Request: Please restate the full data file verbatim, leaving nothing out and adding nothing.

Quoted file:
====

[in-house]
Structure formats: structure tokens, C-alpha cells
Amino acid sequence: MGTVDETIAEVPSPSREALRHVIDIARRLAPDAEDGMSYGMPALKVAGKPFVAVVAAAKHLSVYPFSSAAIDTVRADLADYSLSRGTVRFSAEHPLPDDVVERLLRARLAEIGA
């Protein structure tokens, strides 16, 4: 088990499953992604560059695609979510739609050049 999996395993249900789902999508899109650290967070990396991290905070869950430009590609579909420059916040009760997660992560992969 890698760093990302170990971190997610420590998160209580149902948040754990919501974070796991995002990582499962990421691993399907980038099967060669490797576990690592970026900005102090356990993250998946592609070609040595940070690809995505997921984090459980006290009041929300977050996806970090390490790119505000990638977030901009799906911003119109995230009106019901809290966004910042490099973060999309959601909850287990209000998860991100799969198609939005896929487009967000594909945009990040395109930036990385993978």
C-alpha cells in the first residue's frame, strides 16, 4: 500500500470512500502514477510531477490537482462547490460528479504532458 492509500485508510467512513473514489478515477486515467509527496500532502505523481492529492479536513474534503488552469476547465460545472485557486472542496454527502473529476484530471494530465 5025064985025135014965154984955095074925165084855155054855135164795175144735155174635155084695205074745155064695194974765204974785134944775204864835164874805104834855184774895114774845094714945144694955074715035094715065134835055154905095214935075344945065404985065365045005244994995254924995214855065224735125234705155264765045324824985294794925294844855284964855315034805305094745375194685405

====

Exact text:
[in-house]
Structure formats: structure tokens, C-alpha cells
Amino acid sequence: MGTVDETIAEVPSPSREALRHVIDIARRLAPDAEDGMSYGMPALKVAGKPFVAVVAAAKHLSVYPFSSAAIDTVRADLADYSLSRGTVRFSAEHPLPDDVVERLLRARLAEIGA
């Protein structure tokens, strides 16, 4: 088990499953992604560059695609979510739609050049 999996395993249900789902999508899109650290967070990396991290905070869950430009590609579909420059916040009760997660992560992969 890698760093990302170990971190997610420590998160209580149902948040754990919501974070796991995002990582499962990421691993399907980038099967060669490797576990690592970026900005102090356990993250998946592609070609040595940070690809995505997921984090459980006290009041929300977050996806970090390490790119505000990638977030901009799906911003119109995230009106019901809290966004910042490099973060999309959601909850287990209000998860991100799969198609939005896929487009967000594909945009990040395109930036990385993978």
C-alpha cells in the first residue's frame, strides 16, 4: 500500500470512500502514477510531477490537482462547490460528479504532458 492509500485508510467512513473514489478515477486515467509527496500532502505523481492529492479536513474534503488552469476547465460545472485557486472542496454527502473529476484530471494530465 5025064985025135014965154984955095074925165084855155054855135164795175144735155174635155084695205074745155064695194974765204974785134944775204864835164874805104834855184774895114774845094714945144694955074715035094715065134835055154905095214935075344945065404985065365045005244994995254924995214855065224735125234705155264765045324824985294794925294844855284964855315034805305094745375194685405